Peace.

  46. Rachel
    Posted March 4, 2006 at 9:42 am | Permalink

    Andrea,
    Even though I don’t know you personally, and even though I’m a twenty-three year old woman who hasn’t even married her fiancee yet, I do spend a great deal of time thinking about having a baby in the far, far-away future. I read your blog constantly, and as I read this post, my eyes filled with tears. You are such a wonderful person, and you deserve all the happiness in the world! All I can say/write is that I’m sending you lots of love, the biggest hug, and many prayers…
    -Rachel

  47. Caroline
    Posted March 4, 2006 at 11:34 am | Permalink

    Hi Andrea,
    I’m a little past this stage now (my babies are 21 and 10) but I clearly remember the feeling of desperation to have another baby (my 10 year old). I was with a man who had teenagers,a vasectomy and did not want more children. I dreamt nightly of giving birth and breastfeeding. It felt pretty dismal.
    One day, this man’s son gave me a small stone effigy of a turtle — I soon learned that turtle (according to Jamie Sam’s “Medicine Cards”) is the Native American medicine for fertility. Within a short time of receiving this turtle, I left my partner, met someone else and was pregnant within six months, hence, my ten year. old.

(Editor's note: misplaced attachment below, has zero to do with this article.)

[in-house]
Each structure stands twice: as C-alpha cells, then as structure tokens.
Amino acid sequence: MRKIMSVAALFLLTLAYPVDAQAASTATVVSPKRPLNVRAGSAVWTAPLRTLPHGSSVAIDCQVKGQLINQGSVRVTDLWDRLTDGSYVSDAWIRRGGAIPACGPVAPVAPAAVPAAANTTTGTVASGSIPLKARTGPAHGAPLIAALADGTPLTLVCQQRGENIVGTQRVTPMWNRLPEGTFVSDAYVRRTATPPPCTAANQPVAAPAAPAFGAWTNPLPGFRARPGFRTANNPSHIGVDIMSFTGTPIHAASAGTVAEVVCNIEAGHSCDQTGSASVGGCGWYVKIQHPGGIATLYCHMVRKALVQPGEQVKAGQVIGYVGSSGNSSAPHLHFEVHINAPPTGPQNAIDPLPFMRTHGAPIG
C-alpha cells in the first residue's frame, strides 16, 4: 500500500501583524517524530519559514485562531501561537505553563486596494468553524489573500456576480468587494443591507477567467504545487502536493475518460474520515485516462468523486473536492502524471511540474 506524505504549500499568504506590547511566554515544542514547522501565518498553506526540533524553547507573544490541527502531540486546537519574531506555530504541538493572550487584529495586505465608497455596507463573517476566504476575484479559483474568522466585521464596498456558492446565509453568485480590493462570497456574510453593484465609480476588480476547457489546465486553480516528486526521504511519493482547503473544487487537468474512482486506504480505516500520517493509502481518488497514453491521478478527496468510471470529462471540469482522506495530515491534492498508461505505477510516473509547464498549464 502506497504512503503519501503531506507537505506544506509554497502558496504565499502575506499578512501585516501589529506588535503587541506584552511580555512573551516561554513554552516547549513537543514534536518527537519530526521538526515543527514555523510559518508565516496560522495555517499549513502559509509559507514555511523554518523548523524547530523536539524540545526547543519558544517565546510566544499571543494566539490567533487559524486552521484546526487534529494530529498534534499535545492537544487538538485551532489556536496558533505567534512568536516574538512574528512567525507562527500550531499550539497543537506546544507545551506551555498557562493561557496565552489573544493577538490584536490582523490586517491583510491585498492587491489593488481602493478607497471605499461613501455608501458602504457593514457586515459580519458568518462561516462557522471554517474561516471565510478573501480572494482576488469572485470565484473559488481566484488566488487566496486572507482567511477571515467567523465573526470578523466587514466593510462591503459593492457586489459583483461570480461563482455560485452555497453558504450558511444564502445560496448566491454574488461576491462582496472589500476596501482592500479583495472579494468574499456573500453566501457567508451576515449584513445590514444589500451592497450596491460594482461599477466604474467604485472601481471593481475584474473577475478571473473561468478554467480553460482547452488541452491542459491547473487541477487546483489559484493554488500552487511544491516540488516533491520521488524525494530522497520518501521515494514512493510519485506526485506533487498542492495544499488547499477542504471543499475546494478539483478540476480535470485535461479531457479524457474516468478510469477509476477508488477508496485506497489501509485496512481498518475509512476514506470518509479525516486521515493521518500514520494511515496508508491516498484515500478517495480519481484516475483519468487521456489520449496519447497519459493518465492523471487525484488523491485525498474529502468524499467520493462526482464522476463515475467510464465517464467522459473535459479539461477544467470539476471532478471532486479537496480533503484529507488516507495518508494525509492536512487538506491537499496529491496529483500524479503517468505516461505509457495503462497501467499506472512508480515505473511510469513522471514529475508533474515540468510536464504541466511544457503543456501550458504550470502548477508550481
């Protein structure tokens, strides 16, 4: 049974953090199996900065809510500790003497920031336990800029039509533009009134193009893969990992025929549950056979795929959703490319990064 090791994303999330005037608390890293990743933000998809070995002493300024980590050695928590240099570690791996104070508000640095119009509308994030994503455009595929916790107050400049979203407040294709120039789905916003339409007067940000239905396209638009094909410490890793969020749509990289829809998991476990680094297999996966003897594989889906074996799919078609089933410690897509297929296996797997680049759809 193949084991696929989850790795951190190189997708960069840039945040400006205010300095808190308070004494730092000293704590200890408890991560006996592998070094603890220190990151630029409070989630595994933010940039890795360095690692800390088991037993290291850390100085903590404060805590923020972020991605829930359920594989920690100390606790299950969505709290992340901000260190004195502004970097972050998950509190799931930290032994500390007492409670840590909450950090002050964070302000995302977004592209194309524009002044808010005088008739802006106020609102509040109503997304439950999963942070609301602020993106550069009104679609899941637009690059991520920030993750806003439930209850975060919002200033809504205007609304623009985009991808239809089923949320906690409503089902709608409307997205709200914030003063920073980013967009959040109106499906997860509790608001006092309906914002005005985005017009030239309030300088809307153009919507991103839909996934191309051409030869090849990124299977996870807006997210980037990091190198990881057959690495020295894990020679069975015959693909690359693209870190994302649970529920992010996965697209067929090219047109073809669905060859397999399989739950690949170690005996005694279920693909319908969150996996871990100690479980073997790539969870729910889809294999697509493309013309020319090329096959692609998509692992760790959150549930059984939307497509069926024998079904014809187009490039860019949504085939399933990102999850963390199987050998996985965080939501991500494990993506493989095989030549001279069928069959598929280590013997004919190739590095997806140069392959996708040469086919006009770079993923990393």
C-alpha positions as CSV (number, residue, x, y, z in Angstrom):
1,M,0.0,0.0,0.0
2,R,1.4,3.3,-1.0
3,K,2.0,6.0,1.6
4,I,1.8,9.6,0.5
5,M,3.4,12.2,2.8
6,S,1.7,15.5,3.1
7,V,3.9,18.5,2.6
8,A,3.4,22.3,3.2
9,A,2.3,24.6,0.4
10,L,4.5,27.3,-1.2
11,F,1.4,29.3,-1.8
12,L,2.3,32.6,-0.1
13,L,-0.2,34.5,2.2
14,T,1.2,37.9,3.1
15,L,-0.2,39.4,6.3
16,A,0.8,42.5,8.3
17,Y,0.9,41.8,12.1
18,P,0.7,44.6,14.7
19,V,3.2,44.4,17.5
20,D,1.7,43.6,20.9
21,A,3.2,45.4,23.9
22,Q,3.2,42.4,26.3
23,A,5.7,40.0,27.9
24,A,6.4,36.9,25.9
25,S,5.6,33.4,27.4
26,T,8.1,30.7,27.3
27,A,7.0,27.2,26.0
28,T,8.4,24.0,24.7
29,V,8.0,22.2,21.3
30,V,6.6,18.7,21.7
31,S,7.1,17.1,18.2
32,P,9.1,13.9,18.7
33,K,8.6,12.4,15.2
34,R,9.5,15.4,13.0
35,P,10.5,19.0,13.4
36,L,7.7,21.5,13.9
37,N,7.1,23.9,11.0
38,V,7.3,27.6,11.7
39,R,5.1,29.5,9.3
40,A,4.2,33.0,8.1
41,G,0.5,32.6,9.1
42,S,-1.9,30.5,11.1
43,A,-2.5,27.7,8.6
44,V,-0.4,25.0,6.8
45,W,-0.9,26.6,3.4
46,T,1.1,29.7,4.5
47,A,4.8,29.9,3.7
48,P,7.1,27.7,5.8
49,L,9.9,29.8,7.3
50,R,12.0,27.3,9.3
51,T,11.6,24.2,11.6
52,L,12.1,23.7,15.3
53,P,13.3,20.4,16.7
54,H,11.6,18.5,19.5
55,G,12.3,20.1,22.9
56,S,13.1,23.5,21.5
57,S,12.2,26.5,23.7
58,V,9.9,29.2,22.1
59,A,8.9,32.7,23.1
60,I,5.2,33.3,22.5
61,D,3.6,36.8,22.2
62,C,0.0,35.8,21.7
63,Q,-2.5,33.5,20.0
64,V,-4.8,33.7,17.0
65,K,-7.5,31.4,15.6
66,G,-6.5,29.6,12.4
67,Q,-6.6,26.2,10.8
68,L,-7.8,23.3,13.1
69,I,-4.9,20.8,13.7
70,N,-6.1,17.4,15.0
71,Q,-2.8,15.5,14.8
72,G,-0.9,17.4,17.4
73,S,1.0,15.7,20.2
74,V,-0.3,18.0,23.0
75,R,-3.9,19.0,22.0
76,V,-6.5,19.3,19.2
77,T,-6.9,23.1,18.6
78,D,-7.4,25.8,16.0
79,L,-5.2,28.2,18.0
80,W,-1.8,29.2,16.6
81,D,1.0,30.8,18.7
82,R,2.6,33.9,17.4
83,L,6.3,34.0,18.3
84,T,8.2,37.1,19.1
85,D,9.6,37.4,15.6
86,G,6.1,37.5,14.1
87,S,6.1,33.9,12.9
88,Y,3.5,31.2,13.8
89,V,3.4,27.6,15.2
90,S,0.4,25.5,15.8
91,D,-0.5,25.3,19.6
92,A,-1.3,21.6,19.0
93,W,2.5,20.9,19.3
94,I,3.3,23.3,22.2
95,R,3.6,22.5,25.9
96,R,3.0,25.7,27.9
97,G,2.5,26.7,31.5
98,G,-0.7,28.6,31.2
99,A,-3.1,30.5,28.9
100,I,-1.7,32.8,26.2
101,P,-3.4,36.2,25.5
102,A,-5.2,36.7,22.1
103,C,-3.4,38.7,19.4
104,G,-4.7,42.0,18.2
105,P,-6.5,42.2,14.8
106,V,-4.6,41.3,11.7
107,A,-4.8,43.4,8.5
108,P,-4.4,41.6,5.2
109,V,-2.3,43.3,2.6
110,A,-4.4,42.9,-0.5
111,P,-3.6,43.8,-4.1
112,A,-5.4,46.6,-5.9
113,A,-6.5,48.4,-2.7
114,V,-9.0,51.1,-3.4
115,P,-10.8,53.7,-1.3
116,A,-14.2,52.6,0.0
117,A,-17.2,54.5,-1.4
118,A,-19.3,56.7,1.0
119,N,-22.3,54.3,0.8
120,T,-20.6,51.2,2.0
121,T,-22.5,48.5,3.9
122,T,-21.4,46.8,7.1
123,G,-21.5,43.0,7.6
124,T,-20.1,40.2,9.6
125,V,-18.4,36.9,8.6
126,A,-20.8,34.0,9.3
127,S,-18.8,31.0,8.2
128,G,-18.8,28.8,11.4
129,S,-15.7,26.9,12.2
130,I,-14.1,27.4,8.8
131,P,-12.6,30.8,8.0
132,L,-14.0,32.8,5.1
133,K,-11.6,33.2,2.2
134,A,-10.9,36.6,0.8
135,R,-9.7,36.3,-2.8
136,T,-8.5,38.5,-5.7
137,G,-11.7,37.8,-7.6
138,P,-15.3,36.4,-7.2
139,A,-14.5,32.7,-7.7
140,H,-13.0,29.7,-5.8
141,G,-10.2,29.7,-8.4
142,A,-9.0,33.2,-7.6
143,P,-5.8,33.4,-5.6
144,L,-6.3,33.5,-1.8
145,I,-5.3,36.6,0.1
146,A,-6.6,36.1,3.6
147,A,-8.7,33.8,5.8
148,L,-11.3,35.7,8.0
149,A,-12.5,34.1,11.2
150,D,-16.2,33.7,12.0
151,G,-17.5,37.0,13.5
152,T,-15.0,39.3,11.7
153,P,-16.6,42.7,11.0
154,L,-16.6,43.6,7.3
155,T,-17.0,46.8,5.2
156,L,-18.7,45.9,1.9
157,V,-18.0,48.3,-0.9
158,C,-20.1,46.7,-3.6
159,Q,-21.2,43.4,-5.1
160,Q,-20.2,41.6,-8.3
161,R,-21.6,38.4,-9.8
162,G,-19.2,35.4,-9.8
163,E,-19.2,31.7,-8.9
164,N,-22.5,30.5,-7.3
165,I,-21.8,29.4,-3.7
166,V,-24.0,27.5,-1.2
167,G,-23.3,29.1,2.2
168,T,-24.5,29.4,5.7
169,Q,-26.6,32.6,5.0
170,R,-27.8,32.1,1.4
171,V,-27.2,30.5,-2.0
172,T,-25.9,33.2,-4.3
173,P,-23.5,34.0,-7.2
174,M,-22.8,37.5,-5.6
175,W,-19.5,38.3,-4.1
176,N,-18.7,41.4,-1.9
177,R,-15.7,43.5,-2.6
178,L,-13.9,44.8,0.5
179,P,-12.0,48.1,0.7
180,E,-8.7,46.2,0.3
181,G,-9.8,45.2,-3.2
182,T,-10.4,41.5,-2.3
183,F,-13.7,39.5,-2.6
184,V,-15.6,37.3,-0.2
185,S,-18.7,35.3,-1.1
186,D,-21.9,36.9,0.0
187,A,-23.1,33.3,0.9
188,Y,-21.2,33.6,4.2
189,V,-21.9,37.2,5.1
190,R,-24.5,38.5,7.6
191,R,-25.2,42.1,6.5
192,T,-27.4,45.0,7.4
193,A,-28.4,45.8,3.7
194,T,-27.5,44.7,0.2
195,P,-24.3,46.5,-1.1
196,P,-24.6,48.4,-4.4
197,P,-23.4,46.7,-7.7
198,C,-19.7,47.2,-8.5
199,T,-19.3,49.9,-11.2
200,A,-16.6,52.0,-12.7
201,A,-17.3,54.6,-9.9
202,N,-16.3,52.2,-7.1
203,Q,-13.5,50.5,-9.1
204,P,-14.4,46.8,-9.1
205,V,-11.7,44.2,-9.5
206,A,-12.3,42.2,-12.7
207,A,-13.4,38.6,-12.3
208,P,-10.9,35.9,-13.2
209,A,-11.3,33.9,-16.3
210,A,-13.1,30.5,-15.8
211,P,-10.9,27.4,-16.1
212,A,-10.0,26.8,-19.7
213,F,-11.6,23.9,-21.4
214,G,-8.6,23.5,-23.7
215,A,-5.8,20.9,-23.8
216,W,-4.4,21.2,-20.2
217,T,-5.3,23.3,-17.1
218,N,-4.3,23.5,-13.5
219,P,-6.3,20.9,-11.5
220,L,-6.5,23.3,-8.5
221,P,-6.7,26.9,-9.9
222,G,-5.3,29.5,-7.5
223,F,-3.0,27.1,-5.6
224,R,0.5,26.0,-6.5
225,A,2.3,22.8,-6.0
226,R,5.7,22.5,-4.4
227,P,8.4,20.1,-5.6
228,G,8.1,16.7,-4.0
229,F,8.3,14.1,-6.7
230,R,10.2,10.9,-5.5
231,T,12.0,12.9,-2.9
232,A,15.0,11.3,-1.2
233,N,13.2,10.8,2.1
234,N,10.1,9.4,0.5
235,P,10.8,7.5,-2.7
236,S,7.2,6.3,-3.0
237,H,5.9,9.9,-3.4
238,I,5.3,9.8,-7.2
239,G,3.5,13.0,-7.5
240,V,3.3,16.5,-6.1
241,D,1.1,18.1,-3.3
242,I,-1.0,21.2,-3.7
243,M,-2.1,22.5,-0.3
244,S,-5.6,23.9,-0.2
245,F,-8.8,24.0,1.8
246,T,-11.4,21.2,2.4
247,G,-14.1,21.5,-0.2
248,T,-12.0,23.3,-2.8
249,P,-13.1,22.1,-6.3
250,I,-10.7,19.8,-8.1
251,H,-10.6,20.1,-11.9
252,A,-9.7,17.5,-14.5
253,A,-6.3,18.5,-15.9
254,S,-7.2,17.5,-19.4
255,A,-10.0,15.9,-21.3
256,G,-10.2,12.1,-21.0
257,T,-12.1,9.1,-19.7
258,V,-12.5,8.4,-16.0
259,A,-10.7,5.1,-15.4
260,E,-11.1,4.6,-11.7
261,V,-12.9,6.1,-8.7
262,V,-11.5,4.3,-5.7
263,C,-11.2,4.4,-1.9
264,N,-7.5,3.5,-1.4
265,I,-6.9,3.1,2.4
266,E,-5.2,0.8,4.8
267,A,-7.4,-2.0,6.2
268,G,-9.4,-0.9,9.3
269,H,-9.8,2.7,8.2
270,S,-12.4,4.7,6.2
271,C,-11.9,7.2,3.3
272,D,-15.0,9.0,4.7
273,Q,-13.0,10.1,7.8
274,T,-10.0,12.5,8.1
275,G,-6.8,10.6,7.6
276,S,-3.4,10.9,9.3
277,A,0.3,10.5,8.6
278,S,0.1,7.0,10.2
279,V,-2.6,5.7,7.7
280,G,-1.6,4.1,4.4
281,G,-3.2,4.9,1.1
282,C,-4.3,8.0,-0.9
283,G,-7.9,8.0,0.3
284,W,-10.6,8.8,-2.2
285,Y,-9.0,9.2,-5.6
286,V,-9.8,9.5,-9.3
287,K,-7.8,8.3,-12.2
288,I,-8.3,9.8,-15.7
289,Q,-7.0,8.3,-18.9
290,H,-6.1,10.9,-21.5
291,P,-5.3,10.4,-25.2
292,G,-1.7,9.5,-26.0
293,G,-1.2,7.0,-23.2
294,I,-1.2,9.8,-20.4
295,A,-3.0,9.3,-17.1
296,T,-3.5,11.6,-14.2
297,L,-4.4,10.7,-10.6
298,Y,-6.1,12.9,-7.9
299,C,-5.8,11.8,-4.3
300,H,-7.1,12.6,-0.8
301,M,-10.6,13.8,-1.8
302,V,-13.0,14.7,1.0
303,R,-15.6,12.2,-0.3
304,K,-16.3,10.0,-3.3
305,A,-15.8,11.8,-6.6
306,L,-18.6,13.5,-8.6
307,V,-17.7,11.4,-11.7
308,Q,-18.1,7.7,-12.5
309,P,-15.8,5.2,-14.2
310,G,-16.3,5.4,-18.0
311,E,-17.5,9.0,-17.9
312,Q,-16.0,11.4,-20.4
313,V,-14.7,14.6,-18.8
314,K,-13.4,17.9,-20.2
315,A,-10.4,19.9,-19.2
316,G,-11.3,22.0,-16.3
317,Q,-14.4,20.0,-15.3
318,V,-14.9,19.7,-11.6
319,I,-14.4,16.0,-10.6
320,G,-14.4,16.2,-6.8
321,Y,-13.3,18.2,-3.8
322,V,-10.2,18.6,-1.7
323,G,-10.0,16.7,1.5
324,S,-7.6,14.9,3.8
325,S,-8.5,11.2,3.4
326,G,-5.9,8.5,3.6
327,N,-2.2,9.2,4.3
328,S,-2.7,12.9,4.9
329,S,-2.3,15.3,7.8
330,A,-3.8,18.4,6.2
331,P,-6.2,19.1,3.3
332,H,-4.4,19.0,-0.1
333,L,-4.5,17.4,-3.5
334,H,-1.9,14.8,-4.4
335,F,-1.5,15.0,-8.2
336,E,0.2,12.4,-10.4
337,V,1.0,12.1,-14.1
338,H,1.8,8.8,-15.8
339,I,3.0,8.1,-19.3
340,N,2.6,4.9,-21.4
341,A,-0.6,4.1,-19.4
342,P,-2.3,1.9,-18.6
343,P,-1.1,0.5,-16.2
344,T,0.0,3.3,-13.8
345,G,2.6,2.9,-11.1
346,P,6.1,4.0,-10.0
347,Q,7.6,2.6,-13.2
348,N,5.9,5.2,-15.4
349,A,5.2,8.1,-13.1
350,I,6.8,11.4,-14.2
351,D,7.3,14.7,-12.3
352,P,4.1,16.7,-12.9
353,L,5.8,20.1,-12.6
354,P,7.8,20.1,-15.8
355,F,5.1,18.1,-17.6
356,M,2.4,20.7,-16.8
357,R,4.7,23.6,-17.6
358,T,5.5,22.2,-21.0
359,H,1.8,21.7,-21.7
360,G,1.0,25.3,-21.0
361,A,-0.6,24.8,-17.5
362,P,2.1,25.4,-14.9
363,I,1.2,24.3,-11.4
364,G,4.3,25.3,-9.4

I passed the beautiful little turtle on to many friends who for various reasons were having trouble becoming pregnant/staying pregnant: my sister in law who’d had multiple miscarriages, a friend who’d had her tubes “untied” etc. I would send the turtle to you except I think that it is framed under glass in a fertility neclace (it had done it’s magic again).
    I can’t guarantee anything and I don’t usually give “woo woo” advice but I have seen this “medicine” work. Pregnancy is such a spiritual journey; sometimes we need help from that plain.
    All the best to you,
    Cali P.S. I hear that holding babies is great fertility medicine as well!

  48. Julia
    Posted March 4, 2006 at 12:15 pm | Permalink